Combination of BRAF inhibitors with PI3K/AKT/mTOR inhibitors

Vemurafenib is also being currently investigated in various clinical trials in combination with other small molecular inhibitors targeting the PI3K/AKT/mTOR pathway: BKM-120, a PI3K inhibitor (NCT01512251); PX-866, which is an oral irreversible pan-isoform inhibitor of the PI-3-kinase/PTEN/AKT signaling pathway (NCT01616199); and mTOR inhibitors everolimus or temsirolimus (NCT01596140).57

Additional combinations

Given the multiple reported mechanisms of resistance to BRAF inhibitors, there is an increasing number of ongoing clinical trials investigating various combination regimens of vemurafenib with other molecularly targeted drugs of the MAPK and the PI3K/AKT/mTOR pathway to overcome the aforementioned resistance mechanisms.

The combination of an oral cyclin dependent kinase (CDK) inhibitor with vemurafenib is similarly being studied (NCT01841463). Novel approaches, such as a combination regimen of hydroxychloroquine with vemurafenib (NCT01897116), decitabine with vemurafenib (NCT01876641), and metformin and vemurafenib (NCT01638676) are also being scrutinized in Phase I trials.

Increased angiogenesis through tumor expression of the vascular endothelial growth factor is associated with a worse clinical outcome.58,59 A randomized Phase II trial combining vemurafenib with a monoclonal antibody against vascular endothelial growth factor bevacizumab (NCT01495988) is ongoing.

Development of the next generation RAF inhibitors (PLX7904) has elucidated promise in this patient population. They seem to block the survival and growth of vemurafenib resistant cells by annulling the effect of mutant BRAF splice variants. They also do not have paradoxical effects on wild type BRAF while effectively inhibiting mutant BRAFV600E melanoma cells.60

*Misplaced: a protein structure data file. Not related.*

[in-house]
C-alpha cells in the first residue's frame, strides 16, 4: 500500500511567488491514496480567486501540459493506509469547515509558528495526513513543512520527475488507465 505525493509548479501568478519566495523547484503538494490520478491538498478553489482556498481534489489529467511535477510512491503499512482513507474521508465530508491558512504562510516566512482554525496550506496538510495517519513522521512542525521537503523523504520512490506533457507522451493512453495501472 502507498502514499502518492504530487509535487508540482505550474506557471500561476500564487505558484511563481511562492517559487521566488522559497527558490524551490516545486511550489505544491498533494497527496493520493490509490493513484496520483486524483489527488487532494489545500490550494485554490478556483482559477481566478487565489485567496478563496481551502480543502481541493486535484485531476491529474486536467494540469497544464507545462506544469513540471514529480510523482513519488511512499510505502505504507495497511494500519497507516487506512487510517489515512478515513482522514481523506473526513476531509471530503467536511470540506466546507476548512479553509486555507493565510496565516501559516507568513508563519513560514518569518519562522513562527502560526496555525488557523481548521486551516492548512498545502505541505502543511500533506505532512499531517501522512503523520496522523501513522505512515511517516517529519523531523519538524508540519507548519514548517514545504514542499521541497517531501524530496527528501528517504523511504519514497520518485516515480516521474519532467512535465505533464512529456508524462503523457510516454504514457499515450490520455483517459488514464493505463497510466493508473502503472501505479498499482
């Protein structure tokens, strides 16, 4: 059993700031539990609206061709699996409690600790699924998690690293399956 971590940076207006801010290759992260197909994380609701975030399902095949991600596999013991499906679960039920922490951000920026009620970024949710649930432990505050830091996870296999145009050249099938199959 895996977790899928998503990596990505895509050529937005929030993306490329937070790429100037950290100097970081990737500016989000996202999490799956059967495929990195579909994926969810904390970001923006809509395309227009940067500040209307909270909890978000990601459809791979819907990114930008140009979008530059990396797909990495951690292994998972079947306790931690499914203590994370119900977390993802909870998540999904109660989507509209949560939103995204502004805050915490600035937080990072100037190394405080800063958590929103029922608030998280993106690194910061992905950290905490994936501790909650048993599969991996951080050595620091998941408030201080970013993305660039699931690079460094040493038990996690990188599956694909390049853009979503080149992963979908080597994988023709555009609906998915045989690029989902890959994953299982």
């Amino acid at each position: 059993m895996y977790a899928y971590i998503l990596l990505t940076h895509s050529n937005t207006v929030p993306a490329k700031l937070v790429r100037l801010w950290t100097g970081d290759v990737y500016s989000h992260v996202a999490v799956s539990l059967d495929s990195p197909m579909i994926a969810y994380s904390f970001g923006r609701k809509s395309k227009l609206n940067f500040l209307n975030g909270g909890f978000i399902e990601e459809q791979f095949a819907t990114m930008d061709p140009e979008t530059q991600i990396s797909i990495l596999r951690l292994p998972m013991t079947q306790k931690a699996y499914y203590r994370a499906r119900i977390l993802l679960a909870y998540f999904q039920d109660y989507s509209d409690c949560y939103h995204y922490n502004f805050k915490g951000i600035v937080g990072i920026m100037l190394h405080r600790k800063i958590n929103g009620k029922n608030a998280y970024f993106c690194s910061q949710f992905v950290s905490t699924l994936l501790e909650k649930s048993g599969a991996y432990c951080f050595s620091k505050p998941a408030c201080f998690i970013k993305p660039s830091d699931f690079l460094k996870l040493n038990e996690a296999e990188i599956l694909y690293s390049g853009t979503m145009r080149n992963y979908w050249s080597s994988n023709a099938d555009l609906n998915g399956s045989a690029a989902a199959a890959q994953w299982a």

Relationship of BRAF mutations and BRAF inhibitors with immunotherapy

The clinical responses to immune stimulation, occasional spontaneous regression, and the presence of tumor infiltrating lymphocytes have categorized melanoma as one of the most immunogenic tumors.61 Boni et al demonstrated that targeted BRAF inhibition in melanoma cells can lead to enhanced T-cell recognition by upregulating the expression of melanocyte differentiation antigens, thus validating the benefit of combining targeted therapy with immunotherapy.62 There is also evidence that BRAF inhibition shifts the balance of the tumor microenvironment to a pro-inflammatory state by increasing intratumoral cytotoxic T-cells.63 These lymphocytes retain their function and viability even after being exposed to high concentrations of the BRAF inhibitor, thereby endorsing the combination therapy.64,65 Most recently, Callahan et al proposed that paradoxical activation of ERK signaling in T-cells could be the reason for the improved antitumor activity of the combination of RAF inhibitors with cytotoxic T-lymphocyte-associated antigen 4 (CTLA-4) blockade.66

The improved understanding of tumor immunology and immune escape phenomena led to the development of ipilimumab, which is a fully human Immunoglobulin G1 monoclonal antibody that blocks the CTLA-4. CTLA-4 is an immune checkpoint molecule that functions as a negative costimulatory molecule for the T-cell.67,68 Ipilimumab increases the T-cell activity of the tumor infiltrating lymphocytes, which forms the basis of its antitumor activity.69

In view of this anticipated clinical benefit with the combination regimen, Ribas et al conducted a Phase I clinical trial with concomitant administration of vemurafenib and ipilimumab.70 The primary goal was to assess clinical safety and an administration schedule of the combination regimen. All patients had BRAFV600 mutant metastatic melanoma and were naive to any treatment with a BRAF/MEK inhibitor or any CTLA-4/programmed death (PD-1) blocking antibodies. Dose limiting grade 3 hepatotoxicity (elevations in aminotransferase levels) developed in four out of six patients at the 960 mg dose and in two of the four patients treated with the 720 mg dose of twice daily vemurafenib in combination with ipilimumab (3 mg/kg dose). The study was discontinued prematurely and the patients’ liver enzymes recovered with the discontinuation of the drug or with steroid treatment. Currently, a Phase II study evaluating the safety and benefit of sequential treatment with vemurafenib and ipilimumab is ongoing (NCT01673854).

The PD-1 receptor is another immune checkpoint that functions as an inhibitory receptor of T-cells.71,72 Monoclonal antibodies that block PD-1 or its ligand (PD-L1) have demonstrated excellent clinical activity in patients with metastatic melanoma, and there appears to be an association between tumor expression of PD-L1 and degree of benefit from these antibody therapies.7375 Preliminary data suggests that BRAF inhibition can augment tumor expression of PD-L1,77 and a current Phase 1b clinical trial (NCT01656642) is exploring the clinical utility of the combination of vemurafenib with MPDL3280A (anti-PD-L1).